Audio Review: My Life Next Door by Huntley Fitzpatrick

Posted by Irish in 3 Stars, Audiobook, Review, Young Adult6 Comments

Audio Review: My Life Next Door by Huntley FitzpatrickMy Life Next Door by Huntley Fitzpatrick
Narrator: Amy Rubinate
Series: My Life Next Door,
Also in this series: The Boy Most Likely To
Published by Tantor Audio on 25 March 2013
Genres: Contemporary Romance, Young Adult
Length: 10 hours 39 minutes
Format: Audiobook
Source: Library
Also by this author: What I Thought Was True, The Boy Most Likely To

Place(s) Traveled to: Stony Bay, Connecticut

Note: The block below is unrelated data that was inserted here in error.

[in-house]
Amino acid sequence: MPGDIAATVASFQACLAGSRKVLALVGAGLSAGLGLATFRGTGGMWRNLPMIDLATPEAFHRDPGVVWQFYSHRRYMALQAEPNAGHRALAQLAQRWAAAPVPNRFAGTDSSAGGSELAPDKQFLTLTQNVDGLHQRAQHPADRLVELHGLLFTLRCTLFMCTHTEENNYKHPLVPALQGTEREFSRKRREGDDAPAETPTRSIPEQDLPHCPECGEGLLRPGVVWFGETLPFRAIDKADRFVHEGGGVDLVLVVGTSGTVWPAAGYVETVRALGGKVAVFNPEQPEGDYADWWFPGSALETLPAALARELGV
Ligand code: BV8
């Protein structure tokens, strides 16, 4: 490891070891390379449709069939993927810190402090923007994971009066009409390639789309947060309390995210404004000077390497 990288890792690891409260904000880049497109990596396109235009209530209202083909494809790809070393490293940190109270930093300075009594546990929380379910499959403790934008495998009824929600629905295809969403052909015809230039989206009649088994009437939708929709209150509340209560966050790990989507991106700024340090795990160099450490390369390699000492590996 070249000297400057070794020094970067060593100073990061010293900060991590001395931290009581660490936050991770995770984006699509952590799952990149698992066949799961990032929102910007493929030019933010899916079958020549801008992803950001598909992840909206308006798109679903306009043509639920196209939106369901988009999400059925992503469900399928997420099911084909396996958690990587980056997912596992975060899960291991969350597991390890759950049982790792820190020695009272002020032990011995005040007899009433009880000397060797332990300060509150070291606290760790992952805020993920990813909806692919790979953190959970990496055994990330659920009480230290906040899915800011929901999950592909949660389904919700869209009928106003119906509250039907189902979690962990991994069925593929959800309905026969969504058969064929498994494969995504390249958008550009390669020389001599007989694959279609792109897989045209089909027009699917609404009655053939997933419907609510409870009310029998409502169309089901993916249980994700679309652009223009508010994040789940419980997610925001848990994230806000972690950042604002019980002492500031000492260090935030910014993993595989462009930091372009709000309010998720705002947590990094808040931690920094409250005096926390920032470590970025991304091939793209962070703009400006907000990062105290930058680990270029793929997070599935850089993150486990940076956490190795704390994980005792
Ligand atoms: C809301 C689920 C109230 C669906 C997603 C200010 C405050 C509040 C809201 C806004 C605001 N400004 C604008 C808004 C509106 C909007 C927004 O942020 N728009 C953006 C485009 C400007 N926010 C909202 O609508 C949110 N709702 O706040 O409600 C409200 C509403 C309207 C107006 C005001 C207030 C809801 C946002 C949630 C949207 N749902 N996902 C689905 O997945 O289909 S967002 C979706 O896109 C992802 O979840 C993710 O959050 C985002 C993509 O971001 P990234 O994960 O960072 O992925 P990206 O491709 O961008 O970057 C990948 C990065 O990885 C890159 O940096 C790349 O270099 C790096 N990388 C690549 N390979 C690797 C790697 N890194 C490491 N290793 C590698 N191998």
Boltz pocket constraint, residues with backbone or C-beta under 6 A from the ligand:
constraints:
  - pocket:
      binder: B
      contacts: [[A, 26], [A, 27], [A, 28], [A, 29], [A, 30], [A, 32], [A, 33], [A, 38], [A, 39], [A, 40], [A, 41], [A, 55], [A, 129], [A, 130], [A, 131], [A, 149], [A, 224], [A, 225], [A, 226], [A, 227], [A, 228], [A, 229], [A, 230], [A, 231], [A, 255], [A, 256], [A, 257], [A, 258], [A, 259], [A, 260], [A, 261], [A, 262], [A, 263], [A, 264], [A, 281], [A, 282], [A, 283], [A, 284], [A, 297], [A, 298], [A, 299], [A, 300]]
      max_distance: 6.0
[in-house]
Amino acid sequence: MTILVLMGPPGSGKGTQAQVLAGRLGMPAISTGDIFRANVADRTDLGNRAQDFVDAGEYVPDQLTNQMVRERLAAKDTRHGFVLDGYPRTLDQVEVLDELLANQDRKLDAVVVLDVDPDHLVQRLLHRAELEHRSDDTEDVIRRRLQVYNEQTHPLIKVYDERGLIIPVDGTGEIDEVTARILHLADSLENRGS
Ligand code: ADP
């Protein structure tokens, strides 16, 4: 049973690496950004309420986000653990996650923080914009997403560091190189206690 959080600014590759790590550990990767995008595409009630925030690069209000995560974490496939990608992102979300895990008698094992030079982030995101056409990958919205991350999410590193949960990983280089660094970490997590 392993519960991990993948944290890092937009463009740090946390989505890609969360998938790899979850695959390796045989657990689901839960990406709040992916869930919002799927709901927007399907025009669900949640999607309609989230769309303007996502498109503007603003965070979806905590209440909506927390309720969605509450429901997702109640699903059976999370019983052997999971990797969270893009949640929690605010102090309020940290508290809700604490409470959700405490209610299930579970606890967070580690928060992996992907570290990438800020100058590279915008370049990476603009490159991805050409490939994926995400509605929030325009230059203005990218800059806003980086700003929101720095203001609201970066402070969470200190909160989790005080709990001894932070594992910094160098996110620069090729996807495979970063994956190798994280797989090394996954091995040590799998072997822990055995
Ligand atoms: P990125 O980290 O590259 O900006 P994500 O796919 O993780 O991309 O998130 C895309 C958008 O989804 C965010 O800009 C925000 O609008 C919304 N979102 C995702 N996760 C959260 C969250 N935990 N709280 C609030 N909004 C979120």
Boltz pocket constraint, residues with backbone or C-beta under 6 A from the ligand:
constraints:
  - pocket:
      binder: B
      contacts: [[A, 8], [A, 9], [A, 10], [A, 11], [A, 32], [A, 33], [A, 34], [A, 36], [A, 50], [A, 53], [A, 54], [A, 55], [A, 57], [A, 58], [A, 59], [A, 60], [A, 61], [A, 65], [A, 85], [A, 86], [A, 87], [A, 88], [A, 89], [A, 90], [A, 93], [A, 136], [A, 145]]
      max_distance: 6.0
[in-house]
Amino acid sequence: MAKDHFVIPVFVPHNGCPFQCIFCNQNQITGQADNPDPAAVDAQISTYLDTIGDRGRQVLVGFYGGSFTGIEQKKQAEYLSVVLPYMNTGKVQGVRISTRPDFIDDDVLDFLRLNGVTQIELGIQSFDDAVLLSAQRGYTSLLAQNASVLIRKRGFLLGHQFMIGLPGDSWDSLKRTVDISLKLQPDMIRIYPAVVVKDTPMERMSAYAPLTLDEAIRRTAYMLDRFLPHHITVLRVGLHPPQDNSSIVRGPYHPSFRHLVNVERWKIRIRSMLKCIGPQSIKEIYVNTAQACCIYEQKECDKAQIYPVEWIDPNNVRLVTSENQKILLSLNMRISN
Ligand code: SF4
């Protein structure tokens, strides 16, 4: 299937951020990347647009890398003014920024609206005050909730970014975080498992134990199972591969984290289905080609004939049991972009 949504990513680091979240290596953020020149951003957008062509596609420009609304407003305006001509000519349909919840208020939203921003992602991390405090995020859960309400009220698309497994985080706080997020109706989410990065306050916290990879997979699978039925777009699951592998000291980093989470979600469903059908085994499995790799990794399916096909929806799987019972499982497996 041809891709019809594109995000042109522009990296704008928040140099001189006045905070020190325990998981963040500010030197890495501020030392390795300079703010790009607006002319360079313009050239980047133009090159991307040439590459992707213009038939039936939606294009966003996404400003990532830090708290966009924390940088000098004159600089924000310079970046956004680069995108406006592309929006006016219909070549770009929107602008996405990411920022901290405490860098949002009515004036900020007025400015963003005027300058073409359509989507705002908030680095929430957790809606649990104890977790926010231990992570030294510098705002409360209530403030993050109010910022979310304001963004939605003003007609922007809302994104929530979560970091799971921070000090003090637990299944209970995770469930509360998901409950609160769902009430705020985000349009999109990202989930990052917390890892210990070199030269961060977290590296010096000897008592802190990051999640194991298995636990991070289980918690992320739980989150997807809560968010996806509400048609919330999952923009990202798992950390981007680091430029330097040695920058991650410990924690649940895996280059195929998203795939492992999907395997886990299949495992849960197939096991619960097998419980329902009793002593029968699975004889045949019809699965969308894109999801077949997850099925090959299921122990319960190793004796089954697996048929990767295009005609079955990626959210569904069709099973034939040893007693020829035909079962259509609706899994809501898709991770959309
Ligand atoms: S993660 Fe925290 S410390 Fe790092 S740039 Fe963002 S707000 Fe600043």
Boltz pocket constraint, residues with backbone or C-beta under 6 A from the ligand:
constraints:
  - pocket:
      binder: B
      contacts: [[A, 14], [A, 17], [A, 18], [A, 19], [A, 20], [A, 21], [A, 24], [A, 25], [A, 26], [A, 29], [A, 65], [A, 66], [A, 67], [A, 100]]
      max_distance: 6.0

First Line: The Garretts were forbidden from the start.

My Life Next Door Series Order
Book 1: My Life Next Door
Book 2: The Boy Most Likely To (2015)

Not long ago I was looking for a new audio to listen to that was also a contemporary read and any trusted friends on Twitter suggested Huntley Fitzpatrick’s My Life Next Door. But what sold me on getting this one was the narrator, Amy Rubinate, whose style I’ve grown to adore. As with the previous books I’ve listened to that were narrated by Rubinate I really enjoyed her style and think she did an excellent job in bringing Samantha Reed to life. Rubinate is great with the teen voice and does a good job with the male voices in this story for life. This was a book that I was glad to have listened to as I’m not sure what I would have thought of it if I’d read it in print. Because while My Life Next Door begins as a cute and fun contemporary romance there is this big shift in the middle that almost makes it seem like two different books.